Thought Leadership

Three Ways for Companies to Avoid Becoming Too Complex

The KISS principle (“Keep it simple, stupid) was coined by the U.S. Navy as a design rule in 1960, and it’s since proven its worth when applied to everything from politics to business. That doesn’t mean it’s easy to stick to, however, and when executives fail to achieve that goal, it can make for big headaches.

Kellogg Prof. Mohan Sawhney, who teaches the right way for companies to upsize as co-Academic Director of the Executive Education program Delivering Business Growth: an Actionable Framework, sees plenty of examples of complexity run amok in today’s business landscape. “It’s having too many product lines or factory locations, serving too many customer segments, and being in too many markets,” he said. “For instance, if you look at the Samsung Galaxy product line, they were going to slash thirty percent of their products. Procter & Gamble decided to kill half of their brands a few years ago. Now G.E. is looking at splitting up its businesses into multiple parts and getting rid of some of them because it’s become too complex.”

Companies don’t become bogged down in complexity on purpose, Sawhney noted. The main culprit is usually one of three problems.

  • Silos: “Every product manager has a reason for creating their product, but they don’t look sideways at other products to see what might be shared in terms of supply chain. There are overlapping products. People aren’t looking at the big picture. Each product makes sense, but the total doesn’t add up.”
  • Short-term investor focus: “You’re not going to make your numbers, and your top line isn’t where it needs to be, so teams will buy their way into it. One company I worked with proposed a $20-million acquisition to make the top line look good. You’re buying revenues, but the management bandwidth required to integrate those acquisitions is much more than the revenues you’ve acquired.”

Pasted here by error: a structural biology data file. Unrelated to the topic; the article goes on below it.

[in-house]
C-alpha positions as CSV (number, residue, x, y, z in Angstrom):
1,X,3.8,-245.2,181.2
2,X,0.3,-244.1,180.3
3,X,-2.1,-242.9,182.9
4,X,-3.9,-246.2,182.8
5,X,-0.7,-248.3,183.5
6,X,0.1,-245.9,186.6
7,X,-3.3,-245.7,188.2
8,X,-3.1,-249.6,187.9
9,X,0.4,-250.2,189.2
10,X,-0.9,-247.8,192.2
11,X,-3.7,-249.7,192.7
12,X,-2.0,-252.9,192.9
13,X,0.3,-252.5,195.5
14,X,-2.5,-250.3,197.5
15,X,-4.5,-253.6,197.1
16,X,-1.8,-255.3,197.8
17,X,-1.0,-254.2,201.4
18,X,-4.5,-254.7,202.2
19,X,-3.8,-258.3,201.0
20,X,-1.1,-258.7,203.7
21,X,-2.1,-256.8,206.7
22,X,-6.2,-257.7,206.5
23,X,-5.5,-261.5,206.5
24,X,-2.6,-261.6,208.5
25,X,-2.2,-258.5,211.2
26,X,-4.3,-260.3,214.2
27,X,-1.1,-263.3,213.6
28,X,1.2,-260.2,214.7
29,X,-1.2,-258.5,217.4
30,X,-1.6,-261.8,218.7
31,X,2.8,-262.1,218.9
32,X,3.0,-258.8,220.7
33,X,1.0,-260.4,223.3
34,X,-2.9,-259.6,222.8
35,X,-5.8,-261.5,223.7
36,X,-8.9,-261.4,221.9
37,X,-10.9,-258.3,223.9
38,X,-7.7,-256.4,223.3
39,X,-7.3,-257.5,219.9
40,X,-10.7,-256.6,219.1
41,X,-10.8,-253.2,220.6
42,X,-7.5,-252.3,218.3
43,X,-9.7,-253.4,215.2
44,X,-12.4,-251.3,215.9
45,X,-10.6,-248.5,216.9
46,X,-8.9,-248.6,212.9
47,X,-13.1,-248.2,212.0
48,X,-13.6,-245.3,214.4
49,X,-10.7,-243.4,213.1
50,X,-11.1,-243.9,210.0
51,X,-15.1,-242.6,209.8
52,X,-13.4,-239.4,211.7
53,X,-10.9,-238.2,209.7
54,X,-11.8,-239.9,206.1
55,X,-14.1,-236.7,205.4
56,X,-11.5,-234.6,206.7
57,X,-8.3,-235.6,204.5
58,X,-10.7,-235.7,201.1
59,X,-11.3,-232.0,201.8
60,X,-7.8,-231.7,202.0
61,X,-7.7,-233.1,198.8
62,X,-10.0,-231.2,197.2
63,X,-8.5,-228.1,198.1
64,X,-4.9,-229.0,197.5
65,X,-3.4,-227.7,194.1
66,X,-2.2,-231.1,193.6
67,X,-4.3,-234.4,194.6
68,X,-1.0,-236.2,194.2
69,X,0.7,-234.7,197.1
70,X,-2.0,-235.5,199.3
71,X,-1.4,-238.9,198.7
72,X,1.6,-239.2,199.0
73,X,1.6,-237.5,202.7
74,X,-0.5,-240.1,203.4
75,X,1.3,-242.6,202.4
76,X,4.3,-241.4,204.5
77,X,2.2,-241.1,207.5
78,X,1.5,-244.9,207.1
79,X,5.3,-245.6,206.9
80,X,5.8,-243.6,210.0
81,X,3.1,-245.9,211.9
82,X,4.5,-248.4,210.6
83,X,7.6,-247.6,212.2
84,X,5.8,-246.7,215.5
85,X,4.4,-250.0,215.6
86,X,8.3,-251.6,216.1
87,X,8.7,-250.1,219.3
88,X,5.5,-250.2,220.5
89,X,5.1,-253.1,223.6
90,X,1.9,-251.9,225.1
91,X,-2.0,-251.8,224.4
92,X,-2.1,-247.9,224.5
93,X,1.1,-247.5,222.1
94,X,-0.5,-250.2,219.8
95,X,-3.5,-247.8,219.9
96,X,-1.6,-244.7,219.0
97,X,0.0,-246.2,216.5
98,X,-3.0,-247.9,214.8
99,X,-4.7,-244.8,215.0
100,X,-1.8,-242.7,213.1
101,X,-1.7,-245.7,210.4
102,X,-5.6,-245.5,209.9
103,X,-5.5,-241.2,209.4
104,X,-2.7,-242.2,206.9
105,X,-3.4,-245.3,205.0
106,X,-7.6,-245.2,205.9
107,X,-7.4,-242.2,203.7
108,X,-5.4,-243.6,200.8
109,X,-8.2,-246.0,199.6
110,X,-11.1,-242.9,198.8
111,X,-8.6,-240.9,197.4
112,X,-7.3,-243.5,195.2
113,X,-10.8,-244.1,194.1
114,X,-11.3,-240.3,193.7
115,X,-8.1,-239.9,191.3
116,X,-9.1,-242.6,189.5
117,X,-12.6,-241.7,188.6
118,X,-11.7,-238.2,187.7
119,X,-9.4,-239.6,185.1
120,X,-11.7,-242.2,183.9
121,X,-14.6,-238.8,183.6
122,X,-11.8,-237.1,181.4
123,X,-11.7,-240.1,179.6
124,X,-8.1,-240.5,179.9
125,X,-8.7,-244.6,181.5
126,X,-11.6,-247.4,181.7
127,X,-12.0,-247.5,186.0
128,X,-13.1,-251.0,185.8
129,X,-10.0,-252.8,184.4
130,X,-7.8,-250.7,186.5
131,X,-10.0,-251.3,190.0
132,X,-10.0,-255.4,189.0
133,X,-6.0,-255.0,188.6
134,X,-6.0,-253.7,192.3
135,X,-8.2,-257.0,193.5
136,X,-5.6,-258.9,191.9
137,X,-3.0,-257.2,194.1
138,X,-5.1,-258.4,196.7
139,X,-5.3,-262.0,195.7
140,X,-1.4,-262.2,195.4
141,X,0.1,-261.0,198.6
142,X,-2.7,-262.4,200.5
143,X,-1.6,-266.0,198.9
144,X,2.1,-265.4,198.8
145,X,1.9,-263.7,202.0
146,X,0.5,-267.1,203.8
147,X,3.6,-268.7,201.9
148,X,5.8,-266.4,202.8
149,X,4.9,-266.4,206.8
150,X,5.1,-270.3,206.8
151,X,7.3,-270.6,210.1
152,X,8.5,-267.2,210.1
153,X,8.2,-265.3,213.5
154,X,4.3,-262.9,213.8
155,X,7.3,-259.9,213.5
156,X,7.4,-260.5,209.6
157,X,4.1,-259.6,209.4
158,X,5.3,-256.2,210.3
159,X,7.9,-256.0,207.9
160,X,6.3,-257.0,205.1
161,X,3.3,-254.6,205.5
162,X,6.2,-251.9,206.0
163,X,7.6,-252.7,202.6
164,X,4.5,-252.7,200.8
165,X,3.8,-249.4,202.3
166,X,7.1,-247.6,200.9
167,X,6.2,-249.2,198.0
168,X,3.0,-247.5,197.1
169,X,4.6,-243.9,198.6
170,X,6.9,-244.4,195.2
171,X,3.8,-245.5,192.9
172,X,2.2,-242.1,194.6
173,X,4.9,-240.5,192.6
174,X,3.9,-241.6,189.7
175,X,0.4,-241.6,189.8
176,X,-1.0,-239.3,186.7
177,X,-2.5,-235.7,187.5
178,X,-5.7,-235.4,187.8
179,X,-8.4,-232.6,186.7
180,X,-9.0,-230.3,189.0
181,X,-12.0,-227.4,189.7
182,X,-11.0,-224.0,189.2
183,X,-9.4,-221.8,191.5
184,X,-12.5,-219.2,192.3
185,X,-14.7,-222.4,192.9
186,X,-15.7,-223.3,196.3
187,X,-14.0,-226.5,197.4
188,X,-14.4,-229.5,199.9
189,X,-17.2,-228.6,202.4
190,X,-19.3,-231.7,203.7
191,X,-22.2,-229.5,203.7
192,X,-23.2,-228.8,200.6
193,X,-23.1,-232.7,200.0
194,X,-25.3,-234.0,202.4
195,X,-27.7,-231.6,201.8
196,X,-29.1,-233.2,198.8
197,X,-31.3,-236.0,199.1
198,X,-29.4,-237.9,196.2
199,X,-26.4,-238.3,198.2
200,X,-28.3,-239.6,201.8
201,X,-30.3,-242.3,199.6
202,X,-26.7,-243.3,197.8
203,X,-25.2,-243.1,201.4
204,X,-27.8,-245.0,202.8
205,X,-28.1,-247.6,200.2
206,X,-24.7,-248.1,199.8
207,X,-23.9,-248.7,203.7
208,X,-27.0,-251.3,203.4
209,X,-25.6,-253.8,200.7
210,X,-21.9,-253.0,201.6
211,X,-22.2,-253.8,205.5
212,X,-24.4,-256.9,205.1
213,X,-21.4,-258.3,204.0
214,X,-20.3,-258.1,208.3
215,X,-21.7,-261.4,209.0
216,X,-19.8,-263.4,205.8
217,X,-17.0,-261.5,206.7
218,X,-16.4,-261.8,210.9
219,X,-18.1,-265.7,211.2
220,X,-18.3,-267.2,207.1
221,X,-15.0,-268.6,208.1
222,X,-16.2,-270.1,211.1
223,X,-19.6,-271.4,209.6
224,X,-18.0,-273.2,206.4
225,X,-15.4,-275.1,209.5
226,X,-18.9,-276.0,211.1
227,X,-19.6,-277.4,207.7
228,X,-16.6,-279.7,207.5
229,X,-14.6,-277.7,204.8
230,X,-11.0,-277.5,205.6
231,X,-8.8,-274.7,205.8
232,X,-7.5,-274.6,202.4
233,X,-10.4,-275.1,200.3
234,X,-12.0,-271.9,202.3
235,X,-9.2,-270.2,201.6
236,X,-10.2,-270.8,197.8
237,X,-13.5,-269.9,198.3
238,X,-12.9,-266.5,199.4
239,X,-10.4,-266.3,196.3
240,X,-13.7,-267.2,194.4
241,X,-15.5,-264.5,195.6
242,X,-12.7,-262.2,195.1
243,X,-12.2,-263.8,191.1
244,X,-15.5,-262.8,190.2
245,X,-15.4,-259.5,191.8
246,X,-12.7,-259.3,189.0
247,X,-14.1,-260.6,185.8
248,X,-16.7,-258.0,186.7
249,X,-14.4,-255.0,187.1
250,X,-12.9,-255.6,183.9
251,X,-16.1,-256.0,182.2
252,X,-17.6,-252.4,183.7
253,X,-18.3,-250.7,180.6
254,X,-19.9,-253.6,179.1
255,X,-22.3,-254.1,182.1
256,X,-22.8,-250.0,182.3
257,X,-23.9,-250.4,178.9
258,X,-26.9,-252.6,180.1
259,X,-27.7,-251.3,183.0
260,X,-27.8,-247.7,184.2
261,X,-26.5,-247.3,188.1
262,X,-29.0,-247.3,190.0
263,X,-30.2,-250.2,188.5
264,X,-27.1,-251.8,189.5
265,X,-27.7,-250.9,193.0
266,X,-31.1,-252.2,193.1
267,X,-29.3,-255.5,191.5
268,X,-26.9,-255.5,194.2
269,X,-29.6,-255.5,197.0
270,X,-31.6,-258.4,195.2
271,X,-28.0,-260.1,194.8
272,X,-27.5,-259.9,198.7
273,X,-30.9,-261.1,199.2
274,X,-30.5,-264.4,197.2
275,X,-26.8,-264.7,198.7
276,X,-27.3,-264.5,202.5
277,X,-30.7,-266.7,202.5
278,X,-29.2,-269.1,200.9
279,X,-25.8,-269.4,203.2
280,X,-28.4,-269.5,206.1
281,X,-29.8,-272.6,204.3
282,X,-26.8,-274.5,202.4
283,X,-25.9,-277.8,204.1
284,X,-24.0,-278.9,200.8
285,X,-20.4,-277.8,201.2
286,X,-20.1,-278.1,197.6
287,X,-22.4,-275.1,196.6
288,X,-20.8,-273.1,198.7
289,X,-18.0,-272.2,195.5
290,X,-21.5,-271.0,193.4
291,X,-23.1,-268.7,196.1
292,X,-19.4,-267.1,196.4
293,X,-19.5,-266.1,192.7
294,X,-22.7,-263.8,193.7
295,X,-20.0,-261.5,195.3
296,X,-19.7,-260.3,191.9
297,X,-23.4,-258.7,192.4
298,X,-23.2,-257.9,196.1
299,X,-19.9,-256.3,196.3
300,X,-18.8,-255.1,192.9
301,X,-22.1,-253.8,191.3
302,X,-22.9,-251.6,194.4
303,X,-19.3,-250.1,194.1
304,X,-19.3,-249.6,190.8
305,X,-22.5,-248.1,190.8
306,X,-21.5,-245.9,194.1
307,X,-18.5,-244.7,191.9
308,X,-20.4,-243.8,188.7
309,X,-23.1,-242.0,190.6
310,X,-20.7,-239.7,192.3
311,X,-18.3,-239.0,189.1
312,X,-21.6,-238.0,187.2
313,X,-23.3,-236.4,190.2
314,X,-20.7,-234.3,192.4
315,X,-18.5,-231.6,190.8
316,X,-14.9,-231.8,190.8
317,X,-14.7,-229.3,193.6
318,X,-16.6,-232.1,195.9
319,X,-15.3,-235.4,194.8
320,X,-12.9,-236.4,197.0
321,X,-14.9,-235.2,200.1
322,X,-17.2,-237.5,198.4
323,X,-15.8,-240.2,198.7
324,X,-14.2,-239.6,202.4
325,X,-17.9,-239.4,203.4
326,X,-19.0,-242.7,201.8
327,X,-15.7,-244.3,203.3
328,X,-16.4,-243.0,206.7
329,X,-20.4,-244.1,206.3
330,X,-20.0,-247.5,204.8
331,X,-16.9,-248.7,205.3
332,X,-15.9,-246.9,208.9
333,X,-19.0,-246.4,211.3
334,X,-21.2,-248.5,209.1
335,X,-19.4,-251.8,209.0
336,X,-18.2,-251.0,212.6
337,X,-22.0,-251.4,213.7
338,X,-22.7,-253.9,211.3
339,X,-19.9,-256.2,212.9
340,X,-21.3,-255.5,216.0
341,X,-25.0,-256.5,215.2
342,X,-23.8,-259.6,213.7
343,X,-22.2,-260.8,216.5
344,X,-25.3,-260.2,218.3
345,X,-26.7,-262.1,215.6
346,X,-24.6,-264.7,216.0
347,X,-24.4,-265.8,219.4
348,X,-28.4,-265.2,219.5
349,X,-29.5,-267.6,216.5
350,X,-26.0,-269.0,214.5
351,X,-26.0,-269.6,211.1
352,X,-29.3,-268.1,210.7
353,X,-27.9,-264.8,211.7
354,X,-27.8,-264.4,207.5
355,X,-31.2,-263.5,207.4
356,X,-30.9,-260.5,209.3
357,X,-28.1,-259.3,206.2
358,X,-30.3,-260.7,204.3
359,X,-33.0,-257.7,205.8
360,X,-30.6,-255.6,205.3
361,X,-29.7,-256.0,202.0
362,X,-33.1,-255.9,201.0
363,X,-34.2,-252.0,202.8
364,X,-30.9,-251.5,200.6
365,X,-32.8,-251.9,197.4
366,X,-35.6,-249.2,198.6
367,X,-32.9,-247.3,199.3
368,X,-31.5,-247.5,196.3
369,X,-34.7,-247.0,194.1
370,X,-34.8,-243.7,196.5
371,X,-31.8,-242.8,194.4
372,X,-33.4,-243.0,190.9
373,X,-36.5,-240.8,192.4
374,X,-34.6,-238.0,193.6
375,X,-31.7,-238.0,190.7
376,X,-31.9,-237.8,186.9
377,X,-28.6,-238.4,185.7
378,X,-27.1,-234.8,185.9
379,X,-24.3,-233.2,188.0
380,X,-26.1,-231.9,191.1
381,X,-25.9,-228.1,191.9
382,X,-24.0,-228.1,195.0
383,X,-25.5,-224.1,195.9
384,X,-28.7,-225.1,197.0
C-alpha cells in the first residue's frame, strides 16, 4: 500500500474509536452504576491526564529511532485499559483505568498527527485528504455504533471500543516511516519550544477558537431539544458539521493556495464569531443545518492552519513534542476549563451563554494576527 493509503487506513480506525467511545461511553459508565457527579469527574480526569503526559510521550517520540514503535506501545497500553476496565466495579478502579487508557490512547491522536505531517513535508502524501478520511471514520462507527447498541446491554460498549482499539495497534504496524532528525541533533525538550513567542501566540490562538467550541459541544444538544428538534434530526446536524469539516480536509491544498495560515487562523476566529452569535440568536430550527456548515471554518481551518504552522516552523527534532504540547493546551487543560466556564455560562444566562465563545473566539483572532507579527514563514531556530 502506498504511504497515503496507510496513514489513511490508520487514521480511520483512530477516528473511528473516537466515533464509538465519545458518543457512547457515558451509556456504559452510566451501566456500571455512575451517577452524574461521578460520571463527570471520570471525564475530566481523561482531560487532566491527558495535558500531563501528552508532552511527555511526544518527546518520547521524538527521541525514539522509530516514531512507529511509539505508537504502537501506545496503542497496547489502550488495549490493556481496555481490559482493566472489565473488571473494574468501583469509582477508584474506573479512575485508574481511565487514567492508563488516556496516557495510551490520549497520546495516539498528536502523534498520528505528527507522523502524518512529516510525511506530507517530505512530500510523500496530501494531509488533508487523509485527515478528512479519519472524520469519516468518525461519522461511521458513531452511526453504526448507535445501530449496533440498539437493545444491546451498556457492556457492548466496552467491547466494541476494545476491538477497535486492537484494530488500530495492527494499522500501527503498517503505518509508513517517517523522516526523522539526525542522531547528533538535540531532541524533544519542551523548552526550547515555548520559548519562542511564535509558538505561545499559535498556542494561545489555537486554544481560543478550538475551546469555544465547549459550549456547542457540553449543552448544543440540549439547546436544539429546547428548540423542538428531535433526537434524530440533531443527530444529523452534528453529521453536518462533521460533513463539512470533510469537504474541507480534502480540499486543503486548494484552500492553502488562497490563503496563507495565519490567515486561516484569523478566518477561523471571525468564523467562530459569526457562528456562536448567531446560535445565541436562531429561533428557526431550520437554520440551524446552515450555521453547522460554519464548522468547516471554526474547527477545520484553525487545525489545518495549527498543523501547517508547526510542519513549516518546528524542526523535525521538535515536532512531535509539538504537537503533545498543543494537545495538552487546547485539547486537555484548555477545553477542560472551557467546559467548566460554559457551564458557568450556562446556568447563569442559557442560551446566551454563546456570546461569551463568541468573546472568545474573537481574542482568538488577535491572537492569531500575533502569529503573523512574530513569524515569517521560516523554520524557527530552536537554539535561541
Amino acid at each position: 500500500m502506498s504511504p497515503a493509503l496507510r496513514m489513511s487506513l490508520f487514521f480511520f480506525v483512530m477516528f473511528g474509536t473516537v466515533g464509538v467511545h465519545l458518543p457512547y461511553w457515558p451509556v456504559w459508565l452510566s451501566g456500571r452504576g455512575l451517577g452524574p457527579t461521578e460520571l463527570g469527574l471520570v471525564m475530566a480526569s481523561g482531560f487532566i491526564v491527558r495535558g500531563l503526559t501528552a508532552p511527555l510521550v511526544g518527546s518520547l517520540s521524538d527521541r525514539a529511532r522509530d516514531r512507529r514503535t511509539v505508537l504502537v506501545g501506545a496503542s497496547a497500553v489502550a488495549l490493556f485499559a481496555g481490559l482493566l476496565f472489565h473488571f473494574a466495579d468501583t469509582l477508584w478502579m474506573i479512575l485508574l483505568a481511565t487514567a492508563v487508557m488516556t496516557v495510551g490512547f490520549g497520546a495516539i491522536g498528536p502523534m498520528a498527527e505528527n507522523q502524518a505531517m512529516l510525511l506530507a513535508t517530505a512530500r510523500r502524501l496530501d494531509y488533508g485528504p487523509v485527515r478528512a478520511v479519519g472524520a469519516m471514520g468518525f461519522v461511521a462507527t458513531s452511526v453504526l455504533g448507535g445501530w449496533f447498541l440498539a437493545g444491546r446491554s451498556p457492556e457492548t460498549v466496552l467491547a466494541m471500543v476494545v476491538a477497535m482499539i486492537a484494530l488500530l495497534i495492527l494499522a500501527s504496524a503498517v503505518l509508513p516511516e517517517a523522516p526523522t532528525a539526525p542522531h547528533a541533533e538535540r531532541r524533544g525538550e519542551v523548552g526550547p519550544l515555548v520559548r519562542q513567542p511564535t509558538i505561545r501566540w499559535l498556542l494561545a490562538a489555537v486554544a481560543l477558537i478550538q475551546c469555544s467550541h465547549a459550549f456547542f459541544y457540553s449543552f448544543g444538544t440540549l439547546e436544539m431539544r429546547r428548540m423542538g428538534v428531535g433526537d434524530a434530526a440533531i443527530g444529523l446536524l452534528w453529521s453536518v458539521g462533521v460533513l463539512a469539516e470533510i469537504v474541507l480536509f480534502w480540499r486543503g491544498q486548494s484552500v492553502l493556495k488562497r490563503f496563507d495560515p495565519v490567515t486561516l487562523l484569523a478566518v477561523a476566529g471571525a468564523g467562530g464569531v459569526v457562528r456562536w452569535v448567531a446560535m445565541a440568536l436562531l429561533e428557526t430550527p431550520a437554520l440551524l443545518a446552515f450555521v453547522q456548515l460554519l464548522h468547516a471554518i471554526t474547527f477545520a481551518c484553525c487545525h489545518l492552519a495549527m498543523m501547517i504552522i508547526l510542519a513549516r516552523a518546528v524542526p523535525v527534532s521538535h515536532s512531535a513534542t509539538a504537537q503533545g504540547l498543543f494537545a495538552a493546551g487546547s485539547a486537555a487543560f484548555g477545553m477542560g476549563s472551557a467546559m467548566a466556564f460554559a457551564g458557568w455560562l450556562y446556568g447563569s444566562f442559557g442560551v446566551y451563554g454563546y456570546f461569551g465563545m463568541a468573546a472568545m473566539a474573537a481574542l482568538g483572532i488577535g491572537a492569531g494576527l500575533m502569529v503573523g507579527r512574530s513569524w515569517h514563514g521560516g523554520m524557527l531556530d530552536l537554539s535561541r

• The belief that all growth and all customers are good: “When you start acquiring less profitable customers or even losing money on them, it looks like revenues are going up in the aggregate. But you’re bringing in customers who are marginal and losing you money. A lot of companies are 120-to-20, meaning that 120 percent of profits come from only 20 percent of customers. Revenues don’t tell the story. Profits do.”

Of course, that doesn’t mean selling a loss in short-term numbers to shareholders is easy. But Sawhney compares organic growth to organic food. “It’s harder to grow, but it tastes better and does you good,” he said. “My message to a CEO would be to mine your backyard and make sure you go deeper into the market you already serve, building greater strength and doing logical and adjacent expansions from your core business. It’s not that all acquisitions are bad. You can acquire with a focus in mind.”

Speaking of leadership, complexity issues also arise when short-term executives make moves without worrying about long-term effects. “The average tenure of a CEO is shrinking,” Sawhney noted. “So you can do window dressing and make the company look good while you’re hollowing it out. It’s good-news theater. When your tenure is short, you make sure you get out at five minutes to midnight before you turn into a pumpkin. We see a lot of that happening.”

So who’s successfully keeping a lid on their complexity? Exhibit A is for Apple, according to Sawhney. “They only make five products. With the iPhone, they only have two or three SKUs. They don’t have hundreds and hundreds of variants. The iPhone is about 65 percent of their revenue.”

All of which, appropriately enough, is easily summarized in one short observation. “There is a lot to say for simplicity,” said Sawhney.


Prof. Mohan Sawhney teaches in a variety of Kellogg Executive Education programs, including Driving Organic Growth through Innovation, Creating and Leading a culture of Innovation, Kellogg on Branding and Leading Into the Future. He has written seven management books as well as dozens of influential articles in leading academic journals and managerial publications. In addition, Prof. Sawhney has won several awards for his teaching and research and advises and speaks to Global 2000 firms and governments worldwide. He holds a Ph.D. in Marketing from the Wharton School of the University of Pennsylvania; and a Master’s degree in Management from the Indian Institute of Management, Calcutta.

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